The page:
One benefit of this distribution scheme may be the elimination of certain fragments when executing a query that includes a range of the column country, eg:-

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Another may be reading each fragment in parallel using the observed column, eg:-

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We can extend the principal of the fragmented lightning table further by creating a Sharded table. This will use five separate database servers, shard_serv_1 to shard_serv_5, as opposed to the five dbspaces of the fragmented table, DATADBS1 to DATADBS5. The examples below assume all of the required database servers are already built, On-Line and they belong to the same Enterprise Replication Domain.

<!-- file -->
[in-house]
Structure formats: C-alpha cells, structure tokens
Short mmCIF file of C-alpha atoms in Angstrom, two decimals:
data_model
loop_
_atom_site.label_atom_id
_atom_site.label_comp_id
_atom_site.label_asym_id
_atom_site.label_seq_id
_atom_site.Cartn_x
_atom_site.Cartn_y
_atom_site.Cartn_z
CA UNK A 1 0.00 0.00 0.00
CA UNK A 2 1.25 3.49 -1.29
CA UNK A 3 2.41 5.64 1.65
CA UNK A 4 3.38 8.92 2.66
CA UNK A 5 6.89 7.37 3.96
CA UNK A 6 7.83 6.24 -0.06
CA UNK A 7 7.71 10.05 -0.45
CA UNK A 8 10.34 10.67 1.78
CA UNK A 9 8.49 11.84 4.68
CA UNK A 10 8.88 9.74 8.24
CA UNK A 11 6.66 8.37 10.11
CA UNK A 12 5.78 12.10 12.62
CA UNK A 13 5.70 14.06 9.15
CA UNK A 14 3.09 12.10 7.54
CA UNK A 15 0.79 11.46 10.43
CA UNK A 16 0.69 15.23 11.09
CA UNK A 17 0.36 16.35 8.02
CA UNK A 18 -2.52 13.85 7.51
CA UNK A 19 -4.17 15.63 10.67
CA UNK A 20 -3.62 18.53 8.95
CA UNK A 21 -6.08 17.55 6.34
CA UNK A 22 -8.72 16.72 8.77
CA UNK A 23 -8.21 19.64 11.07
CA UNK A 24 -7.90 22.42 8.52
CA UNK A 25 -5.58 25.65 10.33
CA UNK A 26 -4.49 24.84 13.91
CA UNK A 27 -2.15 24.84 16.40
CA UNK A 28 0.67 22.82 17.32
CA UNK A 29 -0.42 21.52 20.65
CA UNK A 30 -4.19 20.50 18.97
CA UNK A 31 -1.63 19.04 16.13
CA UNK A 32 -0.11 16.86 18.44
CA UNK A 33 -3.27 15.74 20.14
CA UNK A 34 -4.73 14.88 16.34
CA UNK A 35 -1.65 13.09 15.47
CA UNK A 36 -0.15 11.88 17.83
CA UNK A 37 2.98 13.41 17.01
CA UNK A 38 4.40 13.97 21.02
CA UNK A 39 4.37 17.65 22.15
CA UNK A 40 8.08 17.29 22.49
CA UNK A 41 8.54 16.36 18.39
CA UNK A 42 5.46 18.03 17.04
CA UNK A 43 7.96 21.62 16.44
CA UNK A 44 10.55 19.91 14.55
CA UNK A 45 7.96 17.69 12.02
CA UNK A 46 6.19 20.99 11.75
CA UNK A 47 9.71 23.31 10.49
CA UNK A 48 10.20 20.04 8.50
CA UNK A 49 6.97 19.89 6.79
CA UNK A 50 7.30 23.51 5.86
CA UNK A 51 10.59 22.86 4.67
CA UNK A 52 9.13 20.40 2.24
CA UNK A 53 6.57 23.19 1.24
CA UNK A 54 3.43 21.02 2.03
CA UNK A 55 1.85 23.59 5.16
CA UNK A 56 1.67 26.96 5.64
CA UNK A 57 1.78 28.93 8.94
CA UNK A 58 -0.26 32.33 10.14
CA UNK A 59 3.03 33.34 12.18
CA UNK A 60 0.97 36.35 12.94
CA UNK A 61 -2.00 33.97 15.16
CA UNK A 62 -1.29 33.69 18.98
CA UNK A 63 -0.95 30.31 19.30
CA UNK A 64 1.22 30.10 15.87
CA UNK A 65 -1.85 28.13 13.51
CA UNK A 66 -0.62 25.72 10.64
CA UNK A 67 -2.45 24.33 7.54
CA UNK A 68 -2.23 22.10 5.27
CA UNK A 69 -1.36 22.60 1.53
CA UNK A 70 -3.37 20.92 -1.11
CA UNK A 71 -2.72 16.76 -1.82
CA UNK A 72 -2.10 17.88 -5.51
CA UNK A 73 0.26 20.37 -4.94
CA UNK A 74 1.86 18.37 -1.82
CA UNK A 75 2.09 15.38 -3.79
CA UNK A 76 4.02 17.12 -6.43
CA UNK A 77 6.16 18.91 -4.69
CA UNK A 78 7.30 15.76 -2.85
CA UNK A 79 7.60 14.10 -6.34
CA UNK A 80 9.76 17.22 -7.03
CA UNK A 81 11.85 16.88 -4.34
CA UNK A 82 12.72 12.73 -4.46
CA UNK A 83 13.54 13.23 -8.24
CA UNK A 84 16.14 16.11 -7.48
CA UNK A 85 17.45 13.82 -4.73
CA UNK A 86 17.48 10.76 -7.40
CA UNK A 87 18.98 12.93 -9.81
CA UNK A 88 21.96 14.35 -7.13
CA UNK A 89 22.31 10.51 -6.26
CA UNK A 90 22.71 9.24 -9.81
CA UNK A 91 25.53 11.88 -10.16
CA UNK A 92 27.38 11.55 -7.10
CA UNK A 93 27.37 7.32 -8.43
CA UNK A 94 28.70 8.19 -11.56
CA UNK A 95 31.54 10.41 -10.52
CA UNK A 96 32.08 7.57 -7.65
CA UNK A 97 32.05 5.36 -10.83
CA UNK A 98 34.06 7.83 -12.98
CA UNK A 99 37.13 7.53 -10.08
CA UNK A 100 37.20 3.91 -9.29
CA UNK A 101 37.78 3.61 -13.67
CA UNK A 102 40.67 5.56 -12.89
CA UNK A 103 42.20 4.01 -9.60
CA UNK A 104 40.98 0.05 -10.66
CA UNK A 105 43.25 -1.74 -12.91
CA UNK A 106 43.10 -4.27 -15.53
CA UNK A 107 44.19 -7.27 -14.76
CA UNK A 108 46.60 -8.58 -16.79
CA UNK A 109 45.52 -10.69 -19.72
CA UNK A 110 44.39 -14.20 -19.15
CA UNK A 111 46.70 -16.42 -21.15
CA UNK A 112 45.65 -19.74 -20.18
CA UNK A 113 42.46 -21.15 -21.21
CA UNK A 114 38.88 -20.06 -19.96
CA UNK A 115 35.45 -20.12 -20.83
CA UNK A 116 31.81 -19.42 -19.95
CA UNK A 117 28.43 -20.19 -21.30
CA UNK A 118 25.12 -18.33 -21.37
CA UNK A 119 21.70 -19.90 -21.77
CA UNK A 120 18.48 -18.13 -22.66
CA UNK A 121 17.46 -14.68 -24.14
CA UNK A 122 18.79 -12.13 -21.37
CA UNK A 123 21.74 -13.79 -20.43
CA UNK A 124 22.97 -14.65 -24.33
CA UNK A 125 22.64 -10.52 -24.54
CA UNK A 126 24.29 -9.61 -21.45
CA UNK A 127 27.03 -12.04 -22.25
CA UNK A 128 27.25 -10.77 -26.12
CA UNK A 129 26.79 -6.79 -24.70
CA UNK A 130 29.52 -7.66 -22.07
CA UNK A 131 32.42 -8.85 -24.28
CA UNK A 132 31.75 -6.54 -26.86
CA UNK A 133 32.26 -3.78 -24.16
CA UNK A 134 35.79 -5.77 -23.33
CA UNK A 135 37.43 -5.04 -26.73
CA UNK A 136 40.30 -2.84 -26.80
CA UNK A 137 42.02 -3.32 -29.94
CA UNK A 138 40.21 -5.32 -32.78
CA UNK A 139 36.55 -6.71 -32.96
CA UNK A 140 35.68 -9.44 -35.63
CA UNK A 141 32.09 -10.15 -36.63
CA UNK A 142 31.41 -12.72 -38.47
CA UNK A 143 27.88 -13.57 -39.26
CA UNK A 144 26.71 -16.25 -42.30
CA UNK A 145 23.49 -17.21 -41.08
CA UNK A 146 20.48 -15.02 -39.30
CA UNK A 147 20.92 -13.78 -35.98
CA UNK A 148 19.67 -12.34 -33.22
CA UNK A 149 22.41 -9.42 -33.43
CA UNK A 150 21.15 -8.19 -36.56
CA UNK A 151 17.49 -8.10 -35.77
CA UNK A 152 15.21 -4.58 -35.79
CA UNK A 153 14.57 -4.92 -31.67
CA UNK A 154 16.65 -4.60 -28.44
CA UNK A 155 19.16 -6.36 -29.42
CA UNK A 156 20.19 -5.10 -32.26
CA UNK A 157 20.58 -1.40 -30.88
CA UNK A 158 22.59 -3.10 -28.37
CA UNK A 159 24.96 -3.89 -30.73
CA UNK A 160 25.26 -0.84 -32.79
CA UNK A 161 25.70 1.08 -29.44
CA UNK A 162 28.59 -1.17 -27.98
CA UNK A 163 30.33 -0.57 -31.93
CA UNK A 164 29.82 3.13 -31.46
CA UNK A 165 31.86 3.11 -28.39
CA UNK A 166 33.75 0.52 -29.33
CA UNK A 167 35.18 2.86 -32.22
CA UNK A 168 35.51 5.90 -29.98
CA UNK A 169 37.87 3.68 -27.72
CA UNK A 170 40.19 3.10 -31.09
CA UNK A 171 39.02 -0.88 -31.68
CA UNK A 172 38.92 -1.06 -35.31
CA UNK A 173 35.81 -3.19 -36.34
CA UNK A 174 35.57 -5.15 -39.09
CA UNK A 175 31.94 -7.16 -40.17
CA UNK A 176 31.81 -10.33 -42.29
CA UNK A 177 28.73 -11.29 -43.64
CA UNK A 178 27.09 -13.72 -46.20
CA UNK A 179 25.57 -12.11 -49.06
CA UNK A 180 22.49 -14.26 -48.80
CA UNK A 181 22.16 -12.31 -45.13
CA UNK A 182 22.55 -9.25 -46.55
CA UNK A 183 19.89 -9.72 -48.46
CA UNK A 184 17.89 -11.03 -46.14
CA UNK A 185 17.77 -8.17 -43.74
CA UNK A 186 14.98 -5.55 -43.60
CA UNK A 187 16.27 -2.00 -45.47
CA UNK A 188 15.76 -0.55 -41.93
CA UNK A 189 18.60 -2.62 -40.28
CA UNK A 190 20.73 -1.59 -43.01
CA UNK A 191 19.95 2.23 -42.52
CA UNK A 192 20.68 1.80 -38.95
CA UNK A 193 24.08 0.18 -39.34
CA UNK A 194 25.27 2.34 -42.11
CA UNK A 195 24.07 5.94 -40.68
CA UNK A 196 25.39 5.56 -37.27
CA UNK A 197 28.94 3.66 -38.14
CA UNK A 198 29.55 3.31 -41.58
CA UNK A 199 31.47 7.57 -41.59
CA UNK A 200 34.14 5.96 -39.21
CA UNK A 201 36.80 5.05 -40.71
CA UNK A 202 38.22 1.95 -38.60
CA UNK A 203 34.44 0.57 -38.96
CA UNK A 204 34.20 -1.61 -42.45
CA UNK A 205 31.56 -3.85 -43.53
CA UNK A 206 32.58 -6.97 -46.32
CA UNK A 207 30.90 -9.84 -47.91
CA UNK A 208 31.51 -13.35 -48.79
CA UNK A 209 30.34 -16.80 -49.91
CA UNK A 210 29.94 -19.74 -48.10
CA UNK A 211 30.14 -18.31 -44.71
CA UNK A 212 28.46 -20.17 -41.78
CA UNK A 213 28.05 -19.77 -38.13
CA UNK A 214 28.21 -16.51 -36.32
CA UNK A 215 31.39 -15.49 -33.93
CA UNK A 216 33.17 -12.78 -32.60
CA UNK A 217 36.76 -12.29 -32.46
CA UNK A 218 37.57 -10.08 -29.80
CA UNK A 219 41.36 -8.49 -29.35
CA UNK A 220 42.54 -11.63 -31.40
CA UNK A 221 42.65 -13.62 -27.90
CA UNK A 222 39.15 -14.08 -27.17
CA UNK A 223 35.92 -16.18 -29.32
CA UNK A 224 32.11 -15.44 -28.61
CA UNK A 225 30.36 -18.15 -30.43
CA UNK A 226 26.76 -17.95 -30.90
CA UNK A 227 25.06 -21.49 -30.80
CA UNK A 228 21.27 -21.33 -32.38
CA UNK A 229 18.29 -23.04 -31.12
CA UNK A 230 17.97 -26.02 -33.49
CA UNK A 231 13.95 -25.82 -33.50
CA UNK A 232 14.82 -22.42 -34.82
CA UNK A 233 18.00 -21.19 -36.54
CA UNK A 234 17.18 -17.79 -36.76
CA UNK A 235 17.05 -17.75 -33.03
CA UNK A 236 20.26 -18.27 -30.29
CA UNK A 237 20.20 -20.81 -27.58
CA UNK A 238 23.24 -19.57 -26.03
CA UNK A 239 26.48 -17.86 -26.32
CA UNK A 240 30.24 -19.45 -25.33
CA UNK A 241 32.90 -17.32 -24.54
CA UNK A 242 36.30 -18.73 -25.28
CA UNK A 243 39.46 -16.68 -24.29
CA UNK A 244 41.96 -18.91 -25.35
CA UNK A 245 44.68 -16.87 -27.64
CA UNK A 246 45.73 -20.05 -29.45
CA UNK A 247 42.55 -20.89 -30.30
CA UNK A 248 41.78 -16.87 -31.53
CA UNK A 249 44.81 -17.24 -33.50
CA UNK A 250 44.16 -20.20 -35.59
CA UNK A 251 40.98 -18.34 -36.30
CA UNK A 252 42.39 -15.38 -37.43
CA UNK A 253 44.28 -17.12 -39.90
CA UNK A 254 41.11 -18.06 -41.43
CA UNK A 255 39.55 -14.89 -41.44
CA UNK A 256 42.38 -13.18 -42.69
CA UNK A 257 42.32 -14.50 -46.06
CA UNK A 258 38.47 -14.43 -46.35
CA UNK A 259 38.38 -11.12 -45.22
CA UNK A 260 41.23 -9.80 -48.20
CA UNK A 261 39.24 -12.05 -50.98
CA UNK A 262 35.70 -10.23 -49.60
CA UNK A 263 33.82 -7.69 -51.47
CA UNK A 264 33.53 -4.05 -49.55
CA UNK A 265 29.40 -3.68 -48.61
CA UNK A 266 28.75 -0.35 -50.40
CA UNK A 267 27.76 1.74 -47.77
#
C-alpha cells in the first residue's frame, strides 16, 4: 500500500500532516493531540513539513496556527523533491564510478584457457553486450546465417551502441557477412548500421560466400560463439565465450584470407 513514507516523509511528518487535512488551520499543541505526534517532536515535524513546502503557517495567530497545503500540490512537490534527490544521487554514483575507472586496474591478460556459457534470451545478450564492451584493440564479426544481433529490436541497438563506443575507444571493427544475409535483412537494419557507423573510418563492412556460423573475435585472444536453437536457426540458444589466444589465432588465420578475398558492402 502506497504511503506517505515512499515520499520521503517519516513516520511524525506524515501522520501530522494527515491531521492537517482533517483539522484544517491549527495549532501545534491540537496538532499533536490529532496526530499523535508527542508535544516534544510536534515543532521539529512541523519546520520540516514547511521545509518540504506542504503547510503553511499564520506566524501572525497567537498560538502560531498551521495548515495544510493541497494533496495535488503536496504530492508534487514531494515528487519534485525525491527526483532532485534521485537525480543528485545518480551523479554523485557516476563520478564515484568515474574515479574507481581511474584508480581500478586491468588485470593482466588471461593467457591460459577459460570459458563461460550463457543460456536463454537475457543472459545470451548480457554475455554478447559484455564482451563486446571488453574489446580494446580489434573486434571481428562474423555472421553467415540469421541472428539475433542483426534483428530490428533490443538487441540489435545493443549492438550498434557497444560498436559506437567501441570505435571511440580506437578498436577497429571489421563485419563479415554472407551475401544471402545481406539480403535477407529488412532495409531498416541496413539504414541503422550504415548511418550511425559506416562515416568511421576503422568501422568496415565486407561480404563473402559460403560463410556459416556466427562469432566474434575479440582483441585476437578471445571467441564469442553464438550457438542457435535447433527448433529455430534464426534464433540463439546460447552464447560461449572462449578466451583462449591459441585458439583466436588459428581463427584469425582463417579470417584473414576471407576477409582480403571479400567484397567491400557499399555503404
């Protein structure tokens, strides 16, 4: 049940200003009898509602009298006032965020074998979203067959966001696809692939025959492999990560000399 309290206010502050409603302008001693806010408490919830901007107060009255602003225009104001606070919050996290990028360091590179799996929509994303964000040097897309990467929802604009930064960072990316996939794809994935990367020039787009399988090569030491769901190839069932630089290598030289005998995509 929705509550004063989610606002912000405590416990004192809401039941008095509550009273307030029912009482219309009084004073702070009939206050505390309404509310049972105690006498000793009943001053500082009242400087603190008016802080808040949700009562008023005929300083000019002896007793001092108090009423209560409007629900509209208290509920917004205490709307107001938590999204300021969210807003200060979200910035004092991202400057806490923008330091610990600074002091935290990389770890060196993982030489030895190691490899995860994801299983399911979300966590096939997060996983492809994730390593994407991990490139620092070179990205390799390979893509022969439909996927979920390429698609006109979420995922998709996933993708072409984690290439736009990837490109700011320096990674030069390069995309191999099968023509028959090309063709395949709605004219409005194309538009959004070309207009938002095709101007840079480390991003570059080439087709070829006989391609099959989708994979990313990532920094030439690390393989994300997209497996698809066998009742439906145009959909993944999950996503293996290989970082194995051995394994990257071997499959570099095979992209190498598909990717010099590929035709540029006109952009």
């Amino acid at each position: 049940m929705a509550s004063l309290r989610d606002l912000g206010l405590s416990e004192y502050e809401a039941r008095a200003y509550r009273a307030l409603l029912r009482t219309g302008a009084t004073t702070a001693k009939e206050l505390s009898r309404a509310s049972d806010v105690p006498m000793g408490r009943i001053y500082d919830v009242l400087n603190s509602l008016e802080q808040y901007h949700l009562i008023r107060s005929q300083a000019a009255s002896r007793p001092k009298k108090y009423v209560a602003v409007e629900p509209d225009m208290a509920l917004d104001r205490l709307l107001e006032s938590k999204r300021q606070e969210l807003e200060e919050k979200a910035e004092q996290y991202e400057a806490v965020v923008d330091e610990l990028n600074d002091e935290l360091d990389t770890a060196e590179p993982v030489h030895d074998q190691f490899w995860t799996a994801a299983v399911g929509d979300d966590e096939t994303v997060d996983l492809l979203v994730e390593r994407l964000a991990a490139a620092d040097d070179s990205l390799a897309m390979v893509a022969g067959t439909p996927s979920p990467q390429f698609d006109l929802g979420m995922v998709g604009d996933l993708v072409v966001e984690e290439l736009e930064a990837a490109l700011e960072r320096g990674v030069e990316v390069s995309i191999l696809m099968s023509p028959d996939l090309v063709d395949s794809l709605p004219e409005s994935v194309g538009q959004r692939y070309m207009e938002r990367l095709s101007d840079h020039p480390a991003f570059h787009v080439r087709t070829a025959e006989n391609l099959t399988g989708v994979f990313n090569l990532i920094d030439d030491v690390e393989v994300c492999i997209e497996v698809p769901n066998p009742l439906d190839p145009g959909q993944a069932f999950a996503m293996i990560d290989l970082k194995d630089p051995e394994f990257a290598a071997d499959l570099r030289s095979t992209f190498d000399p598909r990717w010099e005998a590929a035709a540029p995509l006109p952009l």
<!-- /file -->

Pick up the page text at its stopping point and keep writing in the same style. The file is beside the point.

Each Shard Server must have a unique SHARD_ID within the Shard Cluster, this ensures Sharded Queries run in parallel on all servers, this is an onconfig parameter and if not already present, it can be set with the following :-

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If it is already set, any change will require the editing of the onconfig file and a restart of the database server.

Each Shard Server must also have an identical database and table created, eg.

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Once all the tables are created, we can define the Sharded table using cdr define shardCollection :-

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(– type delete is the default behaviour. This allows the insert of data to the table on any of the database servers in the Shard Cluster. The rows are replicated to the appropriate Shard Server and then deleted from the original server. This is also the same behaviour for sharding defined using MongoDB commands. For the other options please see https://www.ibm.com/support/knowledgecenter/SSGU8G_12.1.0/com.ibm.erep.doc/ids_erp_640.htm

As with the earlier Fragmentation example, there must be a remainder Shard Server to catch any data that does not meet any earlier condition when sharding using an expression.